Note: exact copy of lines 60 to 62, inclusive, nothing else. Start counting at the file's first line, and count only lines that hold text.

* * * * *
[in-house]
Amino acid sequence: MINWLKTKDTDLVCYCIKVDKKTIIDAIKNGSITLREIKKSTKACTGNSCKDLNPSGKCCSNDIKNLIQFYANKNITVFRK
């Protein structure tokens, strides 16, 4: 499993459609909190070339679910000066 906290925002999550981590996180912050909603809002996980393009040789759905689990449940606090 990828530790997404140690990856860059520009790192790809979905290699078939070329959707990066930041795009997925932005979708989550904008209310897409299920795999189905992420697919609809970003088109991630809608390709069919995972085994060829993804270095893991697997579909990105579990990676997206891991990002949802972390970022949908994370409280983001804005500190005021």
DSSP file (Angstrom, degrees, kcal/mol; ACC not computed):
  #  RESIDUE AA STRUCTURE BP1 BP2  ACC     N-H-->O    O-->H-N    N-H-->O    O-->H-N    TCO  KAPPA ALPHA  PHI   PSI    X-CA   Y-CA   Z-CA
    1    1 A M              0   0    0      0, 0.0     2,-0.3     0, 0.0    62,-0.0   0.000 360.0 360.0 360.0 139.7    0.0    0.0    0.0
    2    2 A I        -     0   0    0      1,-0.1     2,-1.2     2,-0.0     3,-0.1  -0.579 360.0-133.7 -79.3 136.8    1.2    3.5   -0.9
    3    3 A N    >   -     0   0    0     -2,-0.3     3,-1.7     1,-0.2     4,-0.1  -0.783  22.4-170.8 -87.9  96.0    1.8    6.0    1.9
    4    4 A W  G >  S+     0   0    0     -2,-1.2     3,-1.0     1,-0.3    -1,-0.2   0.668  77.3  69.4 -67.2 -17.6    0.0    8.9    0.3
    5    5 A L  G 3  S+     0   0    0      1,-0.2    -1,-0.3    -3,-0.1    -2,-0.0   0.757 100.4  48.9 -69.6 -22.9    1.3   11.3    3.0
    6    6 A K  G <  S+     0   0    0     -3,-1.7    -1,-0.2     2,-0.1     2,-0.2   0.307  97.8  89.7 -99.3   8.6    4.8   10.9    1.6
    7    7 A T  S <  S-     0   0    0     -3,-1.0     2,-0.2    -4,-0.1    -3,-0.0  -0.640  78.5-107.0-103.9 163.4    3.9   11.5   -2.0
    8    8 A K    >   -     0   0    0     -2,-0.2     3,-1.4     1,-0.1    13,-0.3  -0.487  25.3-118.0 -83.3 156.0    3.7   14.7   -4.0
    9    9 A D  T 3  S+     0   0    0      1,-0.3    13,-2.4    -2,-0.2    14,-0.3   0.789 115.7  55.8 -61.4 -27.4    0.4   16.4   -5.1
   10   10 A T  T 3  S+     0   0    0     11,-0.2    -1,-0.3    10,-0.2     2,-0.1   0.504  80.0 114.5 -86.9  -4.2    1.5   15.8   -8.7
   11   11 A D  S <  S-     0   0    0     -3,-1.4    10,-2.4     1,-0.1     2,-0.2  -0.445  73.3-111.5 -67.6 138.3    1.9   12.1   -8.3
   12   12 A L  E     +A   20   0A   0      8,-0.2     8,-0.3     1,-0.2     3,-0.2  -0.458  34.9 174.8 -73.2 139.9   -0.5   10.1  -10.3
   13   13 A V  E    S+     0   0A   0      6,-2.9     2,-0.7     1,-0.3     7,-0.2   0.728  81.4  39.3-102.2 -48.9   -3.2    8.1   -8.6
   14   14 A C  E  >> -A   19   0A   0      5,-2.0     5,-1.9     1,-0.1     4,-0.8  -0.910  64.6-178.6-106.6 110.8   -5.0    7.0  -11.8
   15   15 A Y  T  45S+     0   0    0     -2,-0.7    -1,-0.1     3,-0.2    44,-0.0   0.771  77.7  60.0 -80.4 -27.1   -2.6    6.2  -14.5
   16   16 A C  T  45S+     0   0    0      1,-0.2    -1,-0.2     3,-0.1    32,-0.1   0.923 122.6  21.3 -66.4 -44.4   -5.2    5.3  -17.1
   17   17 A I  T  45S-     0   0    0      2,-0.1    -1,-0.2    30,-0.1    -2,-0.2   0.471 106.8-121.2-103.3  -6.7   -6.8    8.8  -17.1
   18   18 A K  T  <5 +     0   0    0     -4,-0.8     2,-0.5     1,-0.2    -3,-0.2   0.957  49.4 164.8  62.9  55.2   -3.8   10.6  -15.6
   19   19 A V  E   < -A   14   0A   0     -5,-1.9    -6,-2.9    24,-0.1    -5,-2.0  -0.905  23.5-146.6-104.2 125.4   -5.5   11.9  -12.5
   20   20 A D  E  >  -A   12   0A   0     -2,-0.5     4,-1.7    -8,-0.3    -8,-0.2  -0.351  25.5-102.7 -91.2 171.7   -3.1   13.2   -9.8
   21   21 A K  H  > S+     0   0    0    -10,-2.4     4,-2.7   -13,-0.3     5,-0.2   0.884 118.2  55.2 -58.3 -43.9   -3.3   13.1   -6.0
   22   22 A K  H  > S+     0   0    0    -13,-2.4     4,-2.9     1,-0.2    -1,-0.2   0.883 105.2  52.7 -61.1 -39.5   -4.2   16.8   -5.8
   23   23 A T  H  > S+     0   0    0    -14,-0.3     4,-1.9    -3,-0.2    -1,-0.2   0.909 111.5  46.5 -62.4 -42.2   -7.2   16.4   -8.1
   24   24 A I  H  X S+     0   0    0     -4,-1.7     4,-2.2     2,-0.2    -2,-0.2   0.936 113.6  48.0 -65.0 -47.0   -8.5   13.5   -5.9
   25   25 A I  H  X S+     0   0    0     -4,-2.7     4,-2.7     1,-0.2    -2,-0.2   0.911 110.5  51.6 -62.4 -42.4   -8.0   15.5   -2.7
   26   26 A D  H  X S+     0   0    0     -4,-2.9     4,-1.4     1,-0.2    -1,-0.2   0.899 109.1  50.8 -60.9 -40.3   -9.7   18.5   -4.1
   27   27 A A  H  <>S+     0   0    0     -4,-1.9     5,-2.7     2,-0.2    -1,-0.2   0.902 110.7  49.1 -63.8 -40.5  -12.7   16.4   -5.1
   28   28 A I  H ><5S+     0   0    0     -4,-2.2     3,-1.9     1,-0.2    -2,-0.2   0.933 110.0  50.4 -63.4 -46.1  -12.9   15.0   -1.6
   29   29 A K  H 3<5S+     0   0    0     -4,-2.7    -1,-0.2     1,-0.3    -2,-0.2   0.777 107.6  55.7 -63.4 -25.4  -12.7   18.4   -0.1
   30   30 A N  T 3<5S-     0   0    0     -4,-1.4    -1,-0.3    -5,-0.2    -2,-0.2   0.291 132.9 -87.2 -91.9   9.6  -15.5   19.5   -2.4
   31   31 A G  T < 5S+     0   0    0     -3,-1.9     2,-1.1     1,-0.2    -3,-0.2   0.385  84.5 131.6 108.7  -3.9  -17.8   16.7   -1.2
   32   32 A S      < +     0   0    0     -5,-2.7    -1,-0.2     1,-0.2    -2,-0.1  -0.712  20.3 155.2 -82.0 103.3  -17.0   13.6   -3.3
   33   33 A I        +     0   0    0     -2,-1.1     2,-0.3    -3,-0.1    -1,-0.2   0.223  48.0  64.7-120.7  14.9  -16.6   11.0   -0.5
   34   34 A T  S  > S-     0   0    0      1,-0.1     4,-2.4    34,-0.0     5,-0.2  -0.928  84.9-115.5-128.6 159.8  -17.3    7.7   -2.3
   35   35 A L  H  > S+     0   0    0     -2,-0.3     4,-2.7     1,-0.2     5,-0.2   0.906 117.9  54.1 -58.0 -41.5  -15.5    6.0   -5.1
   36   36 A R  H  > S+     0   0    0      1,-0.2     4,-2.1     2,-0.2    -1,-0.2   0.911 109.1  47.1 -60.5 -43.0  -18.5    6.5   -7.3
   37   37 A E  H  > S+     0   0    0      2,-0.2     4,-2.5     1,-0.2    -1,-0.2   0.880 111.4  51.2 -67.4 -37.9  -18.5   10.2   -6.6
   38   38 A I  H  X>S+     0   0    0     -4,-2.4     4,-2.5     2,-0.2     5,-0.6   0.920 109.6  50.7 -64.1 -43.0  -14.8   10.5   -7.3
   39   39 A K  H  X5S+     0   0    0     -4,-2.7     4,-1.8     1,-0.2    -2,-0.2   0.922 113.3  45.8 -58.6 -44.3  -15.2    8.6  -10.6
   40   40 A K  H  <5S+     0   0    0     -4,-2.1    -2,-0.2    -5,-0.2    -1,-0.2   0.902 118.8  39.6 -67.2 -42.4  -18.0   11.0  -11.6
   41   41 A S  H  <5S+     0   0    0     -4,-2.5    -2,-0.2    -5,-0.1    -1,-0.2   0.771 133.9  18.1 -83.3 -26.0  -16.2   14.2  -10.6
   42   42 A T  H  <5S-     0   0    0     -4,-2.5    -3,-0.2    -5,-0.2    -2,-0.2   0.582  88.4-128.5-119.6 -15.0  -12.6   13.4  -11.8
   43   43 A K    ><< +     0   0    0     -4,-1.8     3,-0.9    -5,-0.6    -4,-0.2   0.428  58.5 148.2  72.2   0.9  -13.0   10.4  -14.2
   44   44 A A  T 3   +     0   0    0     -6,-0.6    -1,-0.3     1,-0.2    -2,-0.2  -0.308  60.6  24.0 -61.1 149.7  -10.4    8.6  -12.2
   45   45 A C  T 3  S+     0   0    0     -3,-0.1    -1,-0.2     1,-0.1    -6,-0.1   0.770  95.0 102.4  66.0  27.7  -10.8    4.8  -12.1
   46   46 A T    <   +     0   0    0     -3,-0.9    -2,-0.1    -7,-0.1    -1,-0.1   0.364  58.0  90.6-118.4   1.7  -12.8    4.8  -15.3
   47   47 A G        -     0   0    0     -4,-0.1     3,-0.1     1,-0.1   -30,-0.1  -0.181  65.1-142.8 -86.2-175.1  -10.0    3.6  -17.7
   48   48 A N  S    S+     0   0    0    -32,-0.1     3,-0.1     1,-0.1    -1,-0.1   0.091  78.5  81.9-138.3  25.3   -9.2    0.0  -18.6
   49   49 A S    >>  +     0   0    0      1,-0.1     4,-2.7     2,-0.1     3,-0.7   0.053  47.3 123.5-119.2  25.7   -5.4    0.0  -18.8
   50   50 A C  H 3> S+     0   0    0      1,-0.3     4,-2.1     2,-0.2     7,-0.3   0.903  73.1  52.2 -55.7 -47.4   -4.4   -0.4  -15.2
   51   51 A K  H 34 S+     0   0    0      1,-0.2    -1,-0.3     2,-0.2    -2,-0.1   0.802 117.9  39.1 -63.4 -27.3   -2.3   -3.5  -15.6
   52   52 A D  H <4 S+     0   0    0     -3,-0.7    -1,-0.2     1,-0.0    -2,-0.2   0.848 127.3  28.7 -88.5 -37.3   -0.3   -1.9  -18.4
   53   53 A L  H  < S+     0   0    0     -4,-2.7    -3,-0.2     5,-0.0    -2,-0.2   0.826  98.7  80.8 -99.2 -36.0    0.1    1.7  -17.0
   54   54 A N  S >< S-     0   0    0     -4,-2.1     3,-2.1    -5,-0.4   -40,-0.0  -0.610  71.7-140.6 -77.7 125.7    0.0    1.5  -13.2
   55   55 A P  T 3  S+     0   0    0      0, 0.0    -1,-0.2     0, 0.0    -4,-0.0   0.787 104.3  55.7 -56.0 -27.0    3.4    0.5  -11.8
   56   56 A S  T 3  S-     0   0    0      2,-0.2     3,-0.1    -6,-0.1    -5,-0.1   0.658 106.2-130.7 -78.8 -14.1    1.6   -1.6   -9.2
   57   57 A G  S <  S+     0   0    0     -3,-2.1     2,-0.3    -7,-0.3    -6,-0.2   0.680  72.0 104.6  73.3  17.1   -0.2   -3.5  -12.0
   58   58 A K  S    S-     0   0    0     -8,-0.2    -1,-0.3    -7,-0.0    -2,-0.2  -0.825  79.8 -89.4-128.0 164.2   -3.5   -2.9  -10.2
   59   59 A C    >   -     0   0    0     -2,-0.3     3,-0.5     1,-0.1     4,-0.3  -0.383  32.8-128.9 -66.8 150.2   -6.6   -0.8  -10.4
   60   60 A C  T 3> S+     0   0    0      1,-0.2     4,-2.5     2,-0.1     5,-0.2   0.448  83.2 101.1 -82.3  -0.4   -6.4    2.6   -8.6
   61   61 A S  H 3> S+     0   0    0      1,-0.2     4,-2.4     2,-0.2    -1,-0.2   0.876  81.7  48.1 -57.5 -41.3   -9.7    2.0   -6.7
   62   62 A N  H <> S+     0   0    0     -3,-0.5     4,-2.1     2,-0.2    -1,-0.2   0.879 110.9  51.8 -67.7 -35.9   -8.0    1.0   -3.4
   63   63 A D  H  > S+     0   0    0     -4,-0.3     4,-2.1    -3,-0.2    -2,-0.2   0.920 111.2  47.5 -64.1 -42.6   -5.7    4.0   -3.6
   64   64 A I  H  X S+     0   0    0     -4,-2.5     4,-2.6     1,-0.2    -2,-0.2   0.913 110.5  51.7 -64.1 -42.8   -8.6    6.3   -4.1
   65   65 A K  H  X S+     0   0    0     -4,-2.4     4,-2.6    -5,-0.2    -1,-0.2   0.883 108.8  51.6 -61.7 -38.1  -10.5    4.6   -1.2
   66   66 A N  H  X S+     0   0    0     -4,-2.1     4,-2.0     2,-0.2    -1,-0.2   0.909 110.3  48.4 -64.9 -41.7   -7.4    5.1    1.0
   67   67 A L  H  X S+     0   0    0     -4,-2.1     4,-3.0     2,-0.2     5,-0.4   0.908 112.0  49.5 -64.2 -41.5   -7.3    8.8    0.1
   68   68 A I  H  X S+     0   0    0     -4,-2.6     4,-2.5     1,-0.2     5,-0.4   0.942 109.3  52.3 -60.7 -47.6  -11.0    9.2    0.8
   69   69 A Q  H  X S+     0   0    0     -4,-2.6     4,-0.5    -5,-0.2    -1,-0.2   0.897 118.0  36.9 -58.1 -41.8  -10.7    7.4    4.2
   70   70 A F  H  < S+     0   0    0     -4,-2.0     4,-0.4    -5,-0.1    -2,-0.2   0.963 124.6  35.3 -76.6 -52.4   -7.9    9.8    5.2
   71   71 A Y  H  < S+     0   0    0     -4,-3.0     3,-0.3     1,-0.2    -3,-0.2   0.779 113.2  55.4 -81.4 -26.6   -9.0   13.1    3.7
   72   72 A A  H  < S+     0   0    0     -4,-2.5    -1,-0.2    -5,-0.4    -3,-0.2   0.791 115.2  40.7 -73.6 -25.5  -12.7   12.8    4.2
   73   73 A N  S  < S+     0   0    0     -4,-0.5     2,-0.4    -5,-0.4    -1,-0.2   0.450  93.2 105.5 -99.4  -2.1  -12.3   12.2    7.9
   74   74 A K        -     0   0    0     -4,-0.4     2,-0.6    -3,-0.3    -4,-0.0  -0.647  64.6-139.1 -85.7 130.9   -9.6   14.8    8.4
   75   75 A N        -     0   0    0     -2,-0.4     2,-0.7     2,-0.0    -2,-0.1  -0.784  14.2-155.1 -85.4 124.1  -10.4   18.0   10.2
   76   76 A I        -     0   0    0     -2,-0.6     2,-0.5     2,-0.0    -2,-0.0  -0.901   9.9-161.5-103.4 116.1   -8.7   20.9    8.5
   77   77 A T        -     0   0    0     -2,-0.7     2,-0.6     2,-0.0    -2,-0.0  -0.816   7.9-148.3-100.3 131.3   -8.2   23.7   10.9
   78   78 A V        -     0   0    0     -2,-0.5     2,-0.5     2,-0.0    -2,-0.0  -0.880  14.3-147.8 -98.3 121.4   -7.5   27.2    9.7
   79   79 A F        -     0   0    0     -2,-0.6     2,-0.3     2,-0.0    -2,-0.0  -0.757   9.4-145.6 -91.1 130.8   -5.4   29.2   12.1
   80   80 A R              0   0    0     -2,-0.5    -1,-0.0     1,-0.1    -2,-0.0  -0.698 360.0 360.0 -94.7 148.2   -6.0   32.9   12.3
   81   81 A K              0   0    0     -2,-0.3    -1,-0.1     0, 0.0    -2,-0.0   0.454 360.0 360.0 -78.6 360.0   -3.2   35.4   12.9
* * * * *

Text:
   55   55 A P  T 3  S+     0   0    0      0, 0.0    -1,-0.2     0, 0.0    -4,-0.0   0.787 104.3  55.7 -56.0 -27.0    3.4    0.5  -11.8
   56   56 A S  T 3  S-     0   0    0      2,-0.2     3,-0.1    -6,-0.1    -5,-0.1   0.658 106.2-130.7 -78.8 -14.1    1.6   -1.6   -9.2
   57   57 A G  S <  S+     0   0    0     -3,-2.1     2,-0.3    -7,-0.3    -6,-0.2   0.680  72.0 104.6  73.3  17.1   -0.2   -3.5  -12.0